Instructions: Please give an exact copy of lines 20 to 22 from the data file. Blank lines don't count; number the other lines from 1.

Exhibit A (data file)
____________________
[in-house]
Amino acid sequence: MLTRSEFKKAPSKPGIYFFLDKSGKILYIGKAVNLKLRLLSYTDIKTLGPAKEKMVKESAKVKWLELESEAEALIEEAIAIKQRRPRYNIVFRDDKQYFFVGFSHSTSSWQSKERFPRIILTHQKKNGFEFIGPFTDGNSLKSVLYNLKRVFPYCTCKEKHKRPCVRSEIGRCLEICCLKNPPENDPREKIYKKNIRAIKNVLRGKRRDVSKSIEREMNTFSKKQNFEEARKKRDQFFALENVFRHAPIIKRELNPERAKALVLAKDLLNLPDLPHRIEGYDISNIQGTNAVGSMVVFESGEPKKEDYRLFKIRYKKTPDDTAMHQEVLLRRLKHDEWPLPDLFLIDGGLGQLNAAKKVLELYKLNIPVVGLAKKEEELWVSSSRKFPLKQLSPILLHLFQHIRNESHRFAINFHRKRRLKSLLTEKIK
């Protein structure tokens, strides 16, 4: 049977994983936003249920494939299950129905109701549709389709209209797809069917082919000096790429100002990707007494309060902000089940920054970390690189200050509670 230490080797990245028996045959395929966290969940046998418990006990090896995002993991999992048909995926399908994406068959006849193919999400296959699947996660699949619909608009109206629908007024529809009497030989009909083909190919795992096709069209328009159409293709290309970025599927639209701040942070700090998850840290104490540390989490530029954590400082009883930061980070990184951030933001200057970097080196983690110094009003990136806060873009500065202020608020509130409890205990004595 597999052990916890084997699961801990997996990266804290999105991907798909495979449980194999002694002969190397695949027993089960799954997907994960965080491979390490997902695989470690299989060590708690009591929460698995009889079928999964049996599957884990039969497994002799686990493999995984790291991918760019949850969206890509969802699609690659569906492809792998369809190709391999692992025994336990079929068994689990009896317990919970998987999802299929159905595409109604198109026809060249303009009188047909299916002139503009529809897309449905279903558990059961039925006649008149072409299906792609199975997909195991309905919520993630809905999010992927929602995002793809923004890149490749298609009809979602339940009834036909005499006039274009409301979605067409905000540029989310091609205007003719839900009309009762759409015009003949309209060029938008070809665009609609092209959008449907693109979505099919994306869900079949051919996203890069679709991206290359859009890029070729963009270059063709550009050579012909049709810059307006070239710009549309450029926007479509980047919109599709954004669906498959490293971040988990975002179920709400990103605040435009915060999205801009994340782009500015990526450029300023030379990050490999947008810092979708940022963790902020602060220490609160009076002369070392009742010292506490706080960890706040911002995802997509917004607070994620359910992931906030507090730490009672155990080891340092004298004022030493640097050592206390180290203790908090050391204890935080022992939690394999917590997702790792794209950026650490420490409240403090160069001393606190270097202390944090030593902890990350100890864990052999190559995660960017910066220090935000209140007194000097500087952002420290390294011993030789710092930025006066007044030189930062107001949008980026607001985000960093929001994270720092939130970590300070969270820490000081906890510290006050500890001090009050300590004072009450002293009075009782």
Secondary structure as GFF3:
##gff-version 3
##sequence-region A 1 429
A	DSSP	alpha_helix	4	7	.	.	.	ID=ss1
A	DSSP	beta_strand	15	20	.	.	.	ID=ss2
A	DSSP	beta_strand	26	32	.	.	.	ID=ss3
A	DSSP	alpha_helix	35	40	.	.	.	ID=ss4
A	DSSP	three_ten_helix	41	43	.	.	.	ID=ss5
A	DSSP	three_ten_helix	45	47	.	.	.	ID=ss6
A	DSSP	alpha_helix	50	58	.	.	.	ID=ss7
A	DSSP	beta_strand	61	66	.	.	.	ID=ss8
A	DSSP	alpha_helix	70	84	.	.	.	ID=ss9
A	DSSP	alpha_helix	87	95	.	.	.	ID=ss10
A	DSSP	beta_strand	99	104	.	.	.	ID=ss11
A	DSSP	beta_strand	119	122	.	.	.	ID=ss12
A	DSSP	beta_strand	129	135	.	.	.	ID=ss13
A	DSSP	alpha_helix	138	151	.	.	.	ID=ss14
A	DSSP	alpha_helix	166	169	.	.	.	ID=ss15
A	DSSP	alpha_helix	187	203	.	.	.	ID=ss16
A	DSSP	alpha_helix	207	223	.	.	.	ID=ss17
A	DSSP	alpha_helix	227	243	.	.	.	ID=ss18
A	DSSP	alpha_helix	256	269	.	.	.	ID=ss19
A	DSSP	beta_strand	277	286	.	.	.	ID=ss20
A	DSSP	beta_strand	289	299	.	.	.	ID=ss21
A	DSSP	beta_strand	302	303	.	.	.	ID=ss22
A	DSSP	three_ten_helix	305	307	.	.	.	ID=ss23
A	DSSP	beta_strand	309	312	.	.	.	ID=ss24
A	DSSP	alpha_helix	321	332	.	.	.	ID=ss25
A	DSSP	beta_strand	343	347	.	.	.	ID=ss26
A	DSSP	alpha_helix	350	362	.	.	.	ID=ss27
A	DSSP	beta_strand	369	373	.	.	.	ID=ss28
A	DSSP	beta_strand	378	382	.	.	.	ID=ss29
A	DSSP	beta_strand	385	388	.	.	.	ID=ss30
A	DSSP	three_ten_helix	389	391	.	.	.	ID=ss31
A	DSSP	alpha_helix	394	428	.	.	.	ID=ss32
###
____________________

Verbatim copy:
A	DSSP	alpha_helix	138	151	.	.	.	ID=ss14
A	DSSP	alpha_helix	166	169	.	.	.	ID=ss15
A	DSSP	alpha_helix	187	203	.	.	.	ID=ss16